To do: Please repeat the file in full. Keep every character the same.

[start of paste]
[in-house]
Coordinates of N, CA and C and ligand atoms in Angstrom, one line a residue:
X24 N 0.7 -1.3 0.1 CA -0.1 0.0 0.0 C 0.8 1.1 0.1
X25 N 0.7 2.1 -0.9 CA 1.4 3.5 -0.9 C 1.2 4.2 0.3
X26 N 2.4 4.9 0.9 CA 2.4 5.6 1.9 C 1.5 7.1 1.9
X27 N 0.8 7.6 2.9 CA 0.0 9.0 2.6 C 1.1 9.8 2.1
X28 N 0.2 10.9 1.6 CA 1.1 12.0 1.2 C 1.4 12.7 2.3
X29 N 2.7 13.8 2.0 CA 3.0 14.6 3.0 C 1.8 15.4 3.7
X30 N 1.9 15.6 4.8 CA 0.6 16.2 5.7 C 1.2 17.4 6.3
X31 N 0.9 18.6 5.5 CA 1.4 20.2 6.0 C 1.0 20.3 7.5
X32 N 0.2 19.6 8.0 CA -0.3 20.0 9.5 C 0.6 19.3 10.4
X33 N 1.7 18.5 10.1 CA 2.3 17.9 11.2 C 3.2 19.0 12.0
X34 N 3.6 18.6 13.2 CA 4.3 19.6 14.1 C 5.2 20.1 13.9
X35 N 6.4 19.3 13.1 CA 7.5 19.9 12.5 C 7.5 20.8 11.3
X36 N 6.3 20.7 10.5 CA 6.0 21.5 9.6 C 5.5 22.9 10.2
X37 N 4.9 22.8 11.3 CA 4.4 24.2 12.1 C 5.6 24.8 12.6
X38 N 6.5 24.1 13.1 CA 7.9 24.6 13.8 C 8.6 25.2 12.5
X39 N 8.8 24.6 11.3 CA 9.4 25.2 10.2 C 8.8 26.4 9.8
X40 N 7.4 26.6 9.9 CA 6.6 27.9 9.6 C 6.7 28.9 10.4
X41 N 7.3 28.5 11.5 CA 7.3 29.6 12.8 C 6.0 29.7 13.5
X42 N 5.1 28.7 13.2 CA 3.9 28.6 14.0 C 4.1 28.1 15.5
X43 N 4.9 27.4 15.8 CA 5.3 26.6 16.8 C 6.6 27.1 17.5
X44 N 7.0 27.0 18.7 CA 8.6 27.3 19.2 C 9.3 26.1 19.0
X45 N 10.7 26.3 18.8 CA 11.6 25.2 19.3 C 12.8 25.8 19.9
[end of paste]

[in-house]
Coordinates of N, CA and C and ligand atoms in Angstrom, one line a residue:
X24 N 0.7 -1.3 0.1 CA -0.1 0.0 0.0 C 0.8 1.1 0.1
X25 N 0.7 2.1 -0.9 CA 1.4 3.5 -0.9 C 1.2 4.2 0.3
X26 N 2.4 4.9 0.9 CA 2.4 5.6 1.9 C 1.5 7.1 1.9
X27 N 0.8 7.6 2.9 CA 0.0 9.0 2.6 C 1.1 9.8 2.1
X28 N 0.2 10.9 1.6 CA 1.1 12.0 1.2 C 1.4 12.7 2.3
X29 N 2.7 13.8 2.0 CA 3.0 14.6 3.0 C 1.8 15.4 3.7
X30 N 1.9 15.6 4.8 CA 0.6 16.2 5.7 C 1.2 17.4 6.3
X31 N 0.9 18.6 5.5 CA 1.4 20.2 6.0 C 1.0 20.3 7.5
X32 N 0.2 19.6 8.0 CA -0.3 20.0 9.5 C 0.6 19.3 10.4
X33 N 1.7 18.5 10.1 CA 2.3 17.9 11.2 C 3.2 19.0 12.0
X34 N 3.6 18.6 13.2 CA 4.3 19.6 14.1 C 5.2 20.1 13.9
X35 N 6.4 19.3 13.1 CA 7.5 19.9 12.5 C 7.5 20.8 11.3
X36 N 6.3 20.7 10.5 CA 6.0 21.5 9.6 C 5.5 22.9 10.2
X37 N 4.9 22.8 11.3 CA 4.4 24.2 12.1 C 5.6 24.8 12.6
X38 N 6.5 24.1 13.1 CA 7.9 24.6 13.8 C 8.6 25.2 12.5
X39 N 8.8 24.6 11.3 CA 9.4 25.2 10.2 C 8.8 26.4 9.8
X40 N 7.4 26.6 9.9 CA 6.6 27.9 9.6 C 6.7 28.9 10.4
X41 N 7.3 28.5 11.5 CA 7.3 29.6 12.8 C 6.0 29.7 13.5
X42 N 5.1 28.7 13.2 CA 3.9 28.6 14.0 C 4.1 28.1 15.5
X43 N 4.9 27.4 15.8 CA 5.3 26.6 16.8 C 6.6 27.1 17.5
X44 N 7.0 27.0 18.7 CA 8.6 27.3 19.2 C 9.3 26.1 19.0
X45 N 10.7 26.3 18.8 CA 11.6 25.2 19.3 C 12.8 25.8 19.9